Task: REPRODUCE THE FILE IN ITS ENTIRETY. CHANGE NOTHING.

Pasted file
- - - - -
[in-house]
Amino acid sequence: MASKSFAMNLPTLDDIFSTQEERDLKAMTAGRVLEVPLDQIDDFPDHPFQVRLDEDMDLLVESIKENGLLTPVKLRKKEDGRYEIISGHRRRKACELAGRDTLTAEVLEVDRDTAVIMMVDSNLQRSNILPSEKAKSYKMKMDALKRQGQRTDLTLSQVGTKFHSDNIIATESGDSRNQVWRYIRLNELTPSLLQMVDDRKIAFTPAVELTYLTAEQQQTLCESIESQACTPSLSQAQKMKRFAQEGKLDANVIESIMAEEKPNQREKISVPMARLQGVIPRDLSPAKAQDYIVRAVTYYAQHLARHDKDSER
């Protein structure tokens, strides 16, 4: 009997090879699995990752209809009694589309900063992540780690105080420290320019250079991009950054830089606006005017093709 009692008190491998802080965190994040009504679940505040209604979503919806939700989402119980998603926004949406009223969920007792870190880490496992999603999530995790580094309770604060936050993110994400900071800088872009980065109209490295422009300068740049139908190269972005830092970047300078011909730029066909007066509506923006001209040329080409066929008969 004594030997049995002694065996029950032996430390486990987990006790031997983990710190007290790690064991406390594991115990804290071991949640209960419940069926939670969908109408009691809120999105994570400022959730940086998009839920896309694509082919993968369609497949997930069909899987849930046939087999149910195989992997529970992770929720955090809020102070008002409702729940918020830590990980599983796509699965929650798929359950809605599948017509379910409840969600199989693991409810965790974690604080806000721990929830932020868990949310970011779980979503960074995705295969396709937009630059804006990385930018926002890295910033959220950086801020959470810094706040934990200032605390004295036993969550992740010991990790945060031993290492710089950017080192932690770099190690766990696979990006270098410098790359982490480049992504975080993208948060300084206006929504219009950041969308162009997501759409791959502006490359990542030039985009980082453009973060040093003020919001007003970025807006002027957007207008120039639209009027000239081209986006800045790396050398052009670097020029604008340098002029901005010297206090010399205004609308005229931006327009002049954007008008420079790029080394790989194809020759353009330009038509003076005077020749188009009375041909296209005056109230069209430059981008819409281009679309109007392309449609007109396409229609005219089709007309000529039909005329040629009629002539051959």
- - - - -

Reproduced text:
[in-house]
Amino acid sequence: MASKSFAMNLPTLDDIFSTQEERDLKAMTAGRVLEVPLDQIDDFPDHPFQVRLDEDMDLLVESIKENGLLTPVKLRKKEDGRYEIISGHRRRKACELAGRDTLTAEVLEVDRDTAVIMMVDSNLQRSNILPSEKAKSYKMKMDALKRQGQRTDLTLSQVGTKFHSDNIIATESGDSRNQVWRYIRLNELTPSLLQMVDDRKIAFTPAVELTYLTAEQQQTLCESIESQACTPSLSQAQKMKRFAQEGKLDANVIESIMAEEKPNQREKISVPMARLQGVIPRDLSPAKAQDYIVRAVTYYAQHLARHDKDSER
């Protein structure tokens, strides 16, 4: 009997090879699995990752209809009694589309900063992540780690105080420290320019250079991009950054830089606006005017093709 009692008190491998802080965190994040009504679940505040209604979503919806939700989402119980998603926004949406009223969920007792870190880490496992999603999530995790580094309770604060936050993110994400900071800088872009980065109209490295422009300068740049139908190269972005830092970047300078011909730029066909007066509506923006001209040329080409066929008969 004594030997049995002694065996029950032996430390486990987990006790031997983990710190007290790690064991406390594991115990804290071991949640209960419940069926939670969908109408009691809120999105994570400022959730940086998009839920896309694509082919993968369609497949997930069909899987849930046939087999149910195989992997529970992770929720955090809020102070008002409702729940918020830590990980599983796509699965929650798929359950809605599948017509379910409840969600199989693991409810965790974690604080806000721990929830932020868990949310970011779980979503960074995705295969396709937009630059804006990385930018926002890295910033959220950086801020959470810094706040934990200032605390004295036993969550992740010991990790945060031993290492710089950017080192932690770099190690766990696979990006270098410098790359982490480049992504975080993208948060300084206006929504219009950041969308162009997501759409791959502006490359990542030039985009980082453009973060040093003020919001007003970025807006002027957007207008120039639209009027000239081209986006800045790396050398052009670097020029604008340098002029901005010297206090010399205004609308005229931006327009002049954007008008420079790029080394790989194809020759353009330009038509003076005077020749188009009375041909296209005056109230069209430059981008819409281009679309109007392309449609007109396409229609005219089709007309000529039909005329040629009629002539051959």